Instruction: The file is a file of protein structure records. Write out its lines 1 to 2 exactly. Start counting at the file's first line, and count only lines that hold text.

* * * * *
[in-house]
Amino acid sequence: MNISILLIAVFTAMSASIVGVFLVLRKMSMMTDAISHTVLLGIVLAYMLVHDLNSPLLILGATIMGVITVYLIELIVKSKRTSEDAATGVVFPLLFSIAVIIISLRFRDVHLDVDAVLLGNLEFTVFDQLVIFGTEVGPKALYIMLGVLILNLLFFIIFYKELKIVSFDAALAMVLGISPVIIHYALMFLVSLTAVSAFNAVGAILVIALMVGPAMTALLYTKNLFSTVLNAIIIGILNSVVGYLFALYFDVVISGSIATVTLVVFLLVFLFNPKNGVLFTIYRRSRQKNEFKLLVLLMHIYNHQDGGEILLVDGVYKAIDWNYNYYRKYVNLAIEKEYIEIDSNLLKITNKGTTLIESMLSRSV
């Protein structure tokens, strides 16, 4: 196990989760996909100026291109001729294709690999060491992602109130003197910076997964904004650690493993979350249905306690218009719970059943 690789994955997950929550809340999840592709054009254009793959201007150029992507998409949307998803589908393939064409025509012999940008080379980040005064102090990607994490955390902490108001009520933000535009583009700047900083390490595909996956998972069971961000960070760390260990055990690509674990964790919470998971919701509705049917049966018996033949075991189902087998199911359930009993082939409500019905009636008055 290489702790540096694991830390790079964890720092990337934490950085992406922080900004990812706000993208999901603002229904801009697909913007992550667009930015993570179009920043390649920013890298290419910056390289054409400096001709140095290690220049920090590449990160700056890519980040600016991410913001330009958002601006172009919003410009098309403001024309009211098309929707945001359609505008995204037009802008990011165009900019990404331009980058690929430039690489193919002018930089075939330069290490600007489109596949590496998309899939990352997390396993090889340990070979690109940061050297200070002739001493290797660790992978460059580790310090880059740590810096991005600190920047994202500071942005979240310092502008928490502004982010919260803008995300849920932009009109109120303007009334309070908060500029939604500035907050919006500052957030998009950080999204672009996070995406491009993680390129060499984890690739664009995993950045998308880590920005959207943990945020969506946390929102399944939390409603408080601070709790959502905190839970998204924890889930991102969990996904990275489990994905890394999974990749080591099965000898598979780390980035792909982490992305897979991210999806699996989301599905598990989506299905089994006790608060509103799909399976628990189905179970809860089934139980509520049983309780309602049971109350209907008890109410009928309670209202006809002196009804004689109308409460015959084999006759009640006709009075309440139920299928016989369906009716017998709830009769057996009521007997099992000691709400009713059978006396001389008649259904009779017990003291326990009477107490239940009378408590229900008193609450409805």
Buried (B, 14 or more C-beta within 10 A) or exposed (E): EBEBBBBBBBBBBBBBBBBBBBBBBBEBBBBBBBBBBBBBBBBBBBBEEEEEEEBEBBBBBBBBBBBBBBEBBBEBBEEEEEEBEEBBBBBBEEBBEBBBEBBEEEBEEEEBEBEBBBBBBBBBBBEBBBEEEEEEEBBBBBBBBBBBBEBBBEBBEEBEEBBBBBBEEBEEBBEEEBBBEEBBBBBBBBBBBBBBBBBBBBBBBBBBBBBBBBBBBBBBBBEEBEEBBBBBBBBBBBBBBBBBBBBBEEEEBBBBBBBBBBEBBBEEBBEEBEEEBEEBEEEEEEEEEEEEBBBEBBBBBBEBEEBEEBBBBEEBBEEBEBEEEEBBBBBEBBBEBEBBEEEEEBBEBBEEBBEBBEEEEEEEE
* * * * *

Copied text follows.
[in-house]
Amino acid sequence: MNISILLIAVFTAMSASIVGVFLVLRKMSMMTDAISHTVLLGIVLAYMLVHDLNSPLLILGATIMGVITVYLIELIVKSKRTSEDAATGVVFPLLFSIAVIIISLRFRDVHLDVDAVLLGNLEFTVFDQLVIFGTEVGPKALYIMLGVLILNLLFFIIFYKELKIVSFDAALAMVLGISPVIIHYALMFLVSLTAVSAFNAVGAILVIALMVGPAMTALLYTKNLFSTVLNAIIIGILNSVVGYLFALYFDVVISGSIATVTLVVFLLVFLFNPKNGVLFTIYRRSRQKNEFKLLVLLMHIYNHQDGGEILLVDGVYKAIDWNYNYYRKYVNLAIEKEYIEIDSNLLKITNKGTTLIESMLSRSV